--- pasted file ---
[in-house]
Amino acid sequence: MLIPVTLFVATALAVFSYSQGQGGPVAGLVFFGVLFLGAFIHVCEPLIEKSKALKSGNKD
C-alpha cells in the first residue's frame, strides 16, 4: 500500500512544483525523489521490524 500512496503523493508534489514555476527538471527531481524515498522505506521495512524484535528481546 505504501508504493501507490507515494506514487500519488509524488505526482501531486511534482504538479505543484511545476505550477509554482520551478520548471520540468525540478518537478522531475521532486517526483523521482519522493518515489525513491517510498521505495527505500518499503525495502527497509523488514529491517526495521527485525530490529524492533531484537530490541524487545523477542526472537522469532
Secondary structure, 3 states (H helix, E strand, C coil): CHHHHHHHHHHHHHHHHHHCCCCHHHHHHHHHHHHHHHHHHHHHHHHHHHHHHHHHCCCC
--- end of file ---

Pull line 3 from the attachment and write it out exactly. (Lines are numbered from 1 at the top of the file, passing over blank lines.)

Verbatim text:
C-alpha cells in the first residue's frame, strides 16, 4: 500500500512544483525523489521490524 500512496503523493508534489514555476527538471527531481524515498522505506521495512524484535528481546 505504501508504493501507490507515494506514487500519488509524488505526482501531486511534482504538479505543484511545476505550477509554482520551478520548471520540468525540478518537478522531475521532486517526483523521482519522493518515489525513491517510498521505495527505500518499503525495502527497509523488514529491517526495521527485525530490529524492533531484537530490541524487545523477542526472537522469532